For the GES15 experiment, the correlations between AGB CGR and CGR derived from the LiDAR biomass indices were 0.6 () and 0.76 (), for 3DVI and 3DPI, respectively (Figure S7(a)). The CGR correlations were not as strong for the Yan16 experiment: 0.12 and 0.38 (), for 3DVI and 3DPI, respectively (Figure S7(b)). For the Yan17 experiment, the CGR correlations between AGB and the LiDAR indices were 0.39 () and 0.45 (), for 3DVI and 3DPI, respectively (Figure S7(c)). Across all three experiments, the correlation between 3DPI CGR and AGB CGR was greater than that for 3DVI.
The repeatability estimates of CGR for AGB and the two LiDAR indices are shown in Table 2. For GES15, repeatability estimates of CGR were appreciably greater for 3DVI (0.57) and 3DPI (0.78) than for AGB (0.45). Similarly, for the larger experiment, Yan16, repeatability estimates of CGR for 3DVI (0.78) and 3DPI (0.81) were more than twofold than those of AGB (0.31). For the Yan17 experiment, the repeatability estimate of CGR for 3DVI (0.93) was more than twofold than that of 3DPI (0.34) and AGB (0.39).
Across three experiments, contrasting in available water supply and comprising up to 98 wheat genotypes varying for canopy architecture, concurrent measurements of LiDAR and destructive AGB were made at several stages of development from jointing to anthesis. The consistently high correlations between the large biomass samples and the LiDAR biomass indices provide confidence in the LiDAR indices as effective surrogates for destructive AGB. These results accord with a recent study comprising eight bread-wheat cultivars grown across eight sites, where LiDAR-derived crop-volume estimates were often significantly correlated with AGB and broad-sense heritability estimates from LiDAR were typically greater than those from AGB . In our experiments, the repeatability of the LiDAR biomass indices at discrete events was at least similar to and often higher than AGB, particularly under water limitation. The correlations between calculated CGR for AGB and the LiDAR indices were moderate to high and varied between experiments (Figure S7). However, across all experiments, the repeatability of the CGR derived from the LiDAR indices was appreciably greater than that for AGB (Table 2), with the exception of the 3DPI in the water-limited environment of the Yan17 experiment. Measurements of AGB and CGR are laborious and time-consuming and the repeatability is often low, more so on large experiments where it can take several days for a team of workers to complete the process of AGB sampling, drying, and weighing. In contrast, the process of traversing an experiment with the Phenomobile Lite and processing the data to derive the LiDAR biomass indices, NDVI, and crop height for every plot can take as little as one hour for an experiment comprising 250 plots.
4.1. High Repeatability Estimates from LiDAR Biomass Indices
Both LiDAR biomass indices were highly repeatable from stem elongation growth stage to anthesis, as shown through the consistently high repeatability estimates (Figure 2 and Table 1) and intraclass correlations between consecutive events (Figures S3, S4, and S5). The repeatability estimates for AGB were highest in GES15. This is probably due to the sample size of 1.08 m2, a larger sample size than typically used in prebreeding studies. For example, a quadrat sample of 0.25 m2 was described by  and a similar quadrat size of 0.22 to 0.36 m2 was described by . In the Yan16 experiment, the small quadrat size of ca. 0.25 m2 for AGB resulted in low and moderate repeatability estimates at GS31 (0.36) and GS65 (0.6) (Table 1), respectively. These values are similar to previously reported repeatability estimates for biomass from a sample area of 0.4 m2  under fully irrigated conditions, which ranged from 0.24 to 0.5 (measured 40 days after emergence and at anthesis plus seven days, respectively). Under water limitation in the Yan17 experiment described herein, despite using a large sample size (0.75 m2), the repeatability estimates for AGB were low, ranging from 0.0 to 0.27 (Figure 2(b)).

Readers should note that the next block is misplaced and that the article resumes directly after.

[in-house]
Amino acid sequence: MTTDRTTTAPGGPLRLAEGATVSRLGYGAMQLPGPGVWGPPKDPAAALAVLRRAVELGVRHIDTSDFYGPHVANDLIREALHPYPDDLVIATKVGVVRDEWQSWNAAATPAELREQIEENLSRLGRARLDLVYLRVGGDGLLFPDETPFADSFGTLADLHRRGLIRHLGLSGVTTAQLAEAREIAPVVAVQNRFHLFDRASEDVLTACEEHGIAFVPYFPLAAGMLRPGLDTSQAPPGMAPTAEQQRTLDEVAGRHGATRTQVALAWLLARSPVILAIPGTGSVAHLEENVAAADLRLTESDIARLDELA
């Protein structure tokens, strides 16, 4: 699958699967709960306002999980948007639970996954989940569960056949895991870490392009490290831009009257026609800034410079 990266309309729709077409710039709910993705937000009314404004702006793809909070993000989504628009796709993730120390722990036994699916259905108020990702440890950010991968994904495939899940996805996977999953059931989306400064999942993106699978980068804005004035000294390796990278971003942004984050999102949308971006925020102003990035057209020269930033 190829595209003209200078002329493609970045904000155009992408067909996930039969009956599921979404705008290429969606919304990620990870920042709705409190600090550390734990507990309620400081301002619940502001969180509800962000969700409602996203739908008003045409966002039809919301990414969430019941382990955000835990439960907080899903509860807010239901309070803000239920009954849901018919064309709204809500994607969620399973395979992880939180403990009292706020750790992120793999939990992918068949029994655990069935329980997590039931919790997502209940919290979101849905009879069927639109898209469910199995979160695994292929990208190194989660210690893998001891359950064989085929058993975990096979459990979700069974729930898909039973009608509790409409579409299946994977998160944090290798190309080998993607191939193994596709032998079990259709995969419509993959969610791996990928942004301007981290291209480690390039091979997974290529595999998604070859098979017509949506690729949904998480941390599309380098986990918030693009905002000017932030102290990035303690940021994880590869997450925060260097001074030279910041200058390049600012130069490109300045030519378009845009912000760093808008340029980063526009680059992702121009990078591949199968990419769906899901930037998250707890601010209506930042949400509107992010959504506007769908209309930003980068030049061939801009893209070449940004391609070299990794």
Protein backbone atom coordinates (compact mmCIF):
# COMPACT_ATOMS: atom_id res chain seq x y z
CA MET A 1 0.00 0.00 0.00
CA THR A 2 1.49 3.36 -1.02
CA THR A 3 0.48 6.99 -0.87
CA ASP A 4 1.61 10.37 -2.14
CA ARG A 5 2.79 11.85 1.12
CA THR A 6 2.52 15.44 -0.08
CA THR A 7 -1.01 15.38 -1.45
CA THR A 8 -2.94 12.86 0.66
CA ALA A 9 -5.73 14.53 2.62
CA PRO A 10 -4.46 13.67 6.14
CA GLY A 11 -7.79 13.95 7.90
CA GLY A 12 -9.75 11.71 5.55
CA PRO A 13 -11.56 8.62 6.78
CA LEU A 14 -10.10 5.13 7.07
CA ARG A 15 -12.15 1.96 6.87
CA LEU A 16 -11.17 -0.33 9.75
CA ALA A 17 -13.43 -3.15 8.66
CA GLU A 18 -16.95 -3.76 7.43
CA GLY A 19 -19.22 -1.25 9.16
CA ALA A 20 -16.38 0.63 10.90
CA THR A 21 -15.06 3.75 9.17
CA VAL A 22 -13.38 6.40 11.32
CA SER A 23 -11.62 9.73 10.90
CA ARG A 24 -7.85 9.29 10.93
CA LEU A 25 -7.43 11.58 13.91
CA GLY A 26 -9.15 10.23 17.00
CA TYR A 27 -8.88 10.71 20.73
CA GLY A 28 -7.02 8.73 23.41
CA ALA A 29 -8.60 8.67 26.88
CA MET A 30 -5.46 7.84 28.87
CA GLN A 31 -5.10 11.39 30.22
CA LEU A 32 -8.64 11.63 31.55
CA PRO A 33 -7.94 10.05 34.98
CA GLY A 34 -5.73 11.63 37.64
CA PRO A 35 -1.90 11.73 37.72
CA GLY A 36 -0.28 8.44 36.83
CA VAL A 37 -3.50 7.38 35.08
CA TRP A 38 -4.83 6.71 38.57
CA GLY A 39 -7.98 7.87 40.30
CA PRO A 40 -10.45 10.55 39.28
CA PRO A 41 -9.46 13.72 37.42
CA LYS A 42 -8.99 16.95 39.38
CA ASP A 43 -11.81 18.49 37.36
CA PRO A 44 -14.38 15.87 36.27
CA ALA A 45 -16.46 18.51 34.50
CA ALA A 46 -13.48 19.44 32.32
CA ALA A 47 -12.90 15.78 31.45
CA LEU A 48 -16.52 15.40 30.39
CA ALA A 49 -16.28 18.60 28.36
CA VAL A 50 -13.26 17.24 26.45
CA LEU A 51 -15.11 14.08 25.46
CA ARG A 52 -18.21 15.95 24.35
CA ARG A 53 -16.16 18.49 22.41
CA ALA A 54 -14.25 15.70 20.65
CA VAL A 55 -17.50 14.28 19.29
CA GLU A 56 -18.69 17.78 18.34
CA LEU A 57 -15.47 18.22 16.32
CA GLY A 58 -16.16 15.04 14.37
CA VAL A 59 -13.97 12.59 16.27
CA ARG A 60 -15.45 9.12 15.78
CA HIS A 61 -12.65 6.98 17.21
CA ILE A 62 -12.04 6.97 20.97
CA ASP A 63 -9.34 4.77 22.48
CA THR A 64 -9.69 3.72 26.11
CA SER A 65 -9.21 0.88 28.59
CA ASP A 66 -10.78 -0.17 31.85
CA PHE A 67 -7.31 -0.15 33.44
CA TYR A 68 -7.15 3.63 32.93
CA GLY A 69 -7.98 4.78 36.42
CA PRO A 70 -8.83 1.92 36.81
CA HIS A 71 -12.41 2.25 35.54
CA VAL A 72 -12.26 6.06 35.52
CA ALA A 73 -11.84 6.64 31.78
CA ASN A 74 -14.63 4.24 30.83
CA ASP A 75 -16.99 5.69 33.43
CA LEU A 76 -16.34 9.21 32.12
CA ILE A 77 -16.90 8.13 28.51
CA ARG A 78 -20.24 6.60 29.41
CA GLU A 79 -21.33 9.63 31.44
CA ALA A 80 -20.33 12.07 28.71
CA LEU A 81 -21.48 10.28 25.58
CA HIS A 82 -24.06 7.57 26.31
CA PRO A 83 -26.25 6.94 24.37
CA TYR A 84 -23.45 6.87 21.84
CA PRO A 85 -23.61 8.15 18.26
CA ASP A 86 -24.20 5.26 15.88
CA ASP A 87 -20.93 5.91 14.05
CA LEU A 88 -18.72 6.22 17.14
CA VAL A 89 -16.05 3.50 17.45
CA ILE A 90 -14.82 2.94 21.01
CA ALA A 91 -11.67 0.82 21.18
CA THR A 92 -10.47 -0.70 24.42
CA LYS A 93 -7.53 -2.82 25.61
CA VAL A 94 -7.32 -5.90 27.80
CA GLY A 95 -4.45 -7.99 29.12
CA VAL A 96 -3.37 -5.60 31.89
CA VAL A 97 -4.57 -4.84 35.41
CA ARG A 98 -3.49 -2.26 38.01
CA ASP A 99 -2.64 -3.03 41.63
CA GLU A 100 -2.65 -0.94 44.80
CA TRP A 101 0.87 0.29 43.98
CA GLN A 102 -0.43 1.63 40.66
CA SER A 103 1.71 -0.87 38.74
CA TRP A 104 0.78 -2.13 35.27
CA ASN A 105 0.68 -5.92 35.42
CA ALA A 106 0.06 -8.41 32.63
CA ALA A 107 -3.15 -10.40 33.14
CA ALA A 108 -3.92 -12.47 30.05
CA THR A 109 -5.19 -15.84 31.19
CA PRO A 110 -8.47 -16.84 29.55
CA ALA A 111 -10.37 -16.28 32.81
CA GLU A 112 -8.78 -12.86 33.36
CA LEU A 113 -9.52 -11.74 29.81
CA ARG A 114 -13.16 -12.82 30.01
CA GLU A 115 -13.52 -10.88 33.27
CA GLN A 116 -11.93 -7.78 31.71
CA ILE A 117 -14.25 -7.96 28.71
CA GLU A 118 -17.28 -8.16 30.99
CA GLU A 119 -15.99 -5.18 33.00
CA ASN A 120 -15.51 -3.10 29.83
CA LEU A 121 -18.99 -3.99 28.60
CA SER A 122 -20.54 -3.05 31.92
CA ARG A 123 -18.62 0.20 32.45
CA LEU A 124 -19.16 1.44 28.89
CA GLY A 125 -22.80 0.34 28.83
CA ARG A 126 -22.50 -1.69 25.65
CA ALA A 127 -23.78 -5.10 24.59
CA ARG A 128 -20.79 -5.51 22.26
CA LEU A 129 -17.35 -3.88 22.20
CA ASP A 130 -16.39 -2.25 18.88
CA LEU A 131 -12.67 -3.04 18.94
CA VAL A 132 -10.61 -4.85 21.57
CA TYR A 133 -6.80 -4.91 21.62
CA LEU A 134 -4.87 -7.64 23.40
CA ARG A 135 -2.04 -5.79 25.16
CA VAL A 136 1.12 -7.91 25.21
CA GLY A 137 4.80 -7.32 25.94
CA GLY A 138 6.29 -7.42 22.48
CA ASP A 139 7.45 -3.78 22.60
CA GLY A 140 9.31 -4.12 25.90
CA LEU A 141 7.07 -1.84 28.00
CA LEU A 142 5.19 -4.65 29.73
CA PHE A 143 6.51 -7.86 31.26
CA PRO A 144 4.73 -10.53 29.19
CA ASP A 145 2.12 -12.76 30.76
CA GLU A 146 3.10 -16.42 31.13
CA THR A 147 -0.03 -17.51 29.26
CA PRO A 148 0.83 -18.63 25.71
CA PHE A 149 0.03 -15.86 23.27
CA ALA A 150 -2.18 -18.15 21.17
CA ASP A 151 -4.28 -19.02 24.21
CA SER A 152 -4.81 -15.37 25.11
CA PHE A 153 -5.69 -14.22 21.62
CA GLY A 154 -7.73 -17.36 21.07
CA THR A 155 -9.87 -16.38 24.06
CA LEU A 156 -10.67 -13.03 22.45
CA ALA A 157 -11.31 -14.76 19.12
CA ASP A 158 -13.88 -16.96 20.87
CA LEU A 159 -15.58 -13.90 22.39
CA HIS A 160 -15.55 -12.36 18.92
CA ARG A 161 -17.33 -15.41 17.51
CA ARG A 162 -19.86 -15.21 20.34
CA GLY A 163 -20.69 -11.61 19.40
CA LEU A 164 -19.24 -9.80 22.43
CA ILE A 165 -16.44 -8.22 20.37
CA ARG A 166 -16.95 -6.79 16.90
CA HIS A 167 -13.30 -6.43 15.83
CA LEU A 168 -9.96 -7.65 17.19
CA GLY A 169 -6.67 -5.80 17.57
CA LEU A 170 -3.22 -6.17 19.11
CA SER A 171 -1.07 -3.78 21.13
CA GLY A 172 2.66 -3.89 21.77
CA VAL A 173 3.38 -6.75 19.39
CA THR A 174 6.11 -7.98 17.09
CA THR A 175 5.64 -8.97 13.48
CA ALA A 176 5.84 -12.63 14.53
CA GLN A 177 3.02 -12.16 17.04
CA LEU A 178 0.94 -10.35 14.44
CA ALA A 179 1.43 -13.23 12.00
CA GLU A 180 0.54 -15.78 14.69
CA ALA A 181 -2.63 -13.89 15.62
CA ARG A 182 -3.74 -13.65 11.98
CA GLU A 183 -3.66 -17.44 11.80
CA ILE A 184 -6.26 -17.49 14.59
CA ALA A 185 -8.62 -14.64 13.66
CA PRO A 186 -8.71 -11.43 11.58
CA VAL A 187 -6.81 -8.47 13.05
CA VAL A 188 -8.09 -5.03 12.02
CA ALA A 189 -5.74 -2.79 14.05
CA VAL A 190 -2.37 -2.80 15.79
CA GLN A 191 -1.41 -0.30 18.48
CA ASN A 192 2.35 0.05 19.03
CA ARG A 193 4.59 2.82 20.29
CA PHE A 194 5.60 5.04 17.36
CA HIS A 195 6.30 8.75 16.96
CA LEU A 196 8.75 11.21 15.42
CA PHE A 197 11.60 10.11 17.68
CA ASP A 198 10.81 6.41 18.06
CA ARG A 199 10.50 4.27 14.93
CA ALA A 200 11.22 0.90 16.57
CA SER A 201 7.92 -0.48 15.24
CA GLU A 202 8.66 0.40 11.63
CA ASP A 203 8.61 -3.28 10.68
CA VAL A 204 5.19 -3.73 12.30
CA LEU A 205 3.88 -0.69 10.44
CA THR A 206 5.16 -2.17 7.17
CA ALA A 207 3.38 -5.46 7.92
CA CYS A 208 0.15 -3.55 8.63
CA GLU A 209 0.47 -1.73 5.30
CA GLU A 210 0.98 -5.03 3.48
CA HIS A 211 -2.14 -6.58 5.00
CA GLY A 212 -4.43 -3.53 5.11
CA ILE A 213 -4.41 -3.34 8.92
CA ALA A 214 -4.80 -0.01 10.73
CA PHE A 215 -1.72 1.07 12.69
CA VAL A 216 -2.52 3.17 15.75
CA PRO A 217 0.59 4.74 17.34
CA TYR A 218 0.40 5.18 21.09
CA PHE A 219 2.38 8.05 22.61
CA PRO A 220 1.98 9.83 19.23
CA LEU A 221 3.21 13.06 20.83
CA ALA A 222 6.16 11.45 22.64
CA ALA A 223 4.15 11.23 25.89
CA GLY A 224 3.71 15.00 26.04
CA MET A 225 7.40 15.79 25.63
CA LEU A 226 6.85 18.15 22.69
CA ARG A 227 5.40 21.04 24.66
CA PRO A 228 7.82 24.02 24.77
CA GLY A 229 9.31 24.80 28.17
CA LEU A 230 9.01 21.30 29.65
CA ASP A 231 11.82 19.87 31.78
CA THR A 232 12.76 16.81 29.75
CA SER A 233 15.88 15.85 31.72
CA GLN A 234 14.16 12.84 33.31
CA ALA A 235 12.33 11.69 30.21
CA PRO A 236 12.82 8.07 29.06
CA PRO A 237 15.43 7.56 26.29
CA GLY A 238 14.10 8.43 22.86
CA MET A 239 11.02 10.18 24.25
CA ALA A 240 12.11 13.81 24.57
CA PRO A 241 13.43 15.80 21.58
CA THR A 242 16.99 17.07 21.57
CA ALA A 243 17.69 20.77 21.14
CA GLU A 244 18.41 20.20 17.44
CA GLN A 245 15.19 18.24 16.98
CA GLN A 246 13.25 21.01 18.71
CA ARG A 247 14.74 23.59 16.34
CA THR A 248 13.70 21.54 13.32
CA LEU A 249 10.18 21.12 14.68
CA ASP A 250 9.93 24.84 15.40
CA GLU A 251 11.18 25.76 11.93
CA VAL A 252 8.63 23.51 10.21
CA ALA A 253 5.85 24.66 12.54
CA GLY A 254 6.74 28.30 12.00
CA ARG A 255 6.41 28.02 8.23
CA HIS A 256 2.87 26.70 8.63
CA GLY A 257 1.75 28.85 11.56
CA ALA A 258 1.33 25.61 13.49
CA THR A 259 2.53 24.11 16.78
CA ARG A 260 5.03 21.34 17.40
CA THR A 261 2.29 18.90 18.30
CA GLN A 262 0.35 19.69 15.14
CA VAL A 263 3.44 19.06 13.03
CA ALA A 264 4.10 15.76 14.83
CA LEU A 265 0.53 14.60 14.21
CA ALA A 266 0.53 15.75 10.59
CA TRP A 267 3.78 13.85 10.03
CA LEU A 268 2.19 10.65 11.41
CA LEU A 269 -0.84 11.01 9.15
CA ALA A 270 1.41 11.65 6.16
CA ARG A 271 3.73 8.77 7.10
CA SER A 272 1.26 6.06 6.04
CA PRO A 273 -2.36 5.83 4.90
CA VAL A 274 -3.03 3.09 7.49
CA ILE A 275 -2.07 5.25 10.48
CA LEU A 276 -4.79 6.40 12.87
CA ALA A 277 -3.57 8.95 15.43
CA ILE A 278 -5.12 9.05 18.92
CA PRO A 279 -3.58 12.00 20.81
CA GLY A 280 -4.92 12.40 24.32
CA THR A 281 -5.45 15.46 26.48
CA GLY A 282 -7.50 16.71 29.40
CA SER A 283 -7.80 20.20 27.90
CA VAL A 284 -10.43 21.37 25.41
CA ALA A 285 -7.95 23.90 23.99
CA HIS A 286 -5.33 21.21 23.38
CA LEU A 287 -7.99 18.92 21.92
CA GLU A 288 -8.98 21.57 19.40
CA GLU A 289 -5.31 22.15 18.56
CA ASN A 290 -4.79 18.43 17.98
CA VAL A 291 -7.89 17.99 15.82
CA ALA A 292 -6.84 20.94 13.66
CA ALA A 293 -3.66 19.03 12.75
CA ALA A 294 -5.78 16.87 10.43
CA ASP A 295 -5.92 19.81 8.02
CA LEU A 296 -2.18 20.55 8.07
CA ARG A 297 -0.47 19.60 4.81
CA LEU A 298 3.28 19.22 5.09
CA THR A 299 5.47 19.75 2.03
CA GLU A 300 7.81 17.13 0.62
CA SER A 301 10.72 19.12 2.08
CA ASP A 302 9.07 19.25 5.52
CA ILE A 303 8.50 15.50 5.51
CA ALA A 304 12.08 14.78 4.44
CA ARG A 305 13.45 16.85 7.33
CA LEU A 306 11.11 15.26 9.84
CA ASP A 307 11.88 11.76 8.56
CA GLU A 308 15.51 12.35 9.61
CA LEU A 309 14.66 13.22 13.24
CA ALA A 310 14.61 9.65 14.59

The repeatability estimates reported herein for the LiDAR biomass indexes are similar in range to the predicted AGB heritabilities reported by  (0.78 to 0.84) for an experiment comprising 647 doubled haploid triticale lines derived from four families. In the study of , AGB was estimated using the “Breed Vision” platform  comprising multiple optical sensors including three laser distance sensors, two 3D-Time-of-Flight cameras, a hyperspectral imaging system, and light curtains, used to avoid influence of direct solar radiation. A multiple linear regression model was used to “fuse” the sensor data and generate a biomass prediction model. Similarly, Walter et al.  reported heritabilities for LiDAR-derived crop volume estimates ranging from 0.32 to 0.90. These heritabilities were typically greater than those for AGB, which ranged from 0.12 to 0.78. The high repeatability for nondestructive measures of AGB, reported in both the present study and [32, 44], demonstrates the utility of LiDAR-based platforms for potential use in plot-scale phenotyping within a genetics study or within a plant breeding program.
4.2. Analysis of the Difference between the LiDAR Biomass Indices: 3DVI and 3DPI
The LiDAR biomass indices represent two different approaches for estimating AGB from the LiDAR point cloud: a voxel-based method (3D voxel index (3DVI)) and a profile-based method (3D profile index (3DPI)) [see 17]. The association between height, LAI/GAI, and the respective LiDAR biomass indices provides a greater understanding of the differences between the LiDAR indices and their relative performance across the three experiments herein. In our experiments, the profile-based method, 3DPI, showed a greater dependence on LAI and GAI than 3DVI. Conversely, the voxel-based method, 3DVI, showed a greater dependence on height than 3DPI.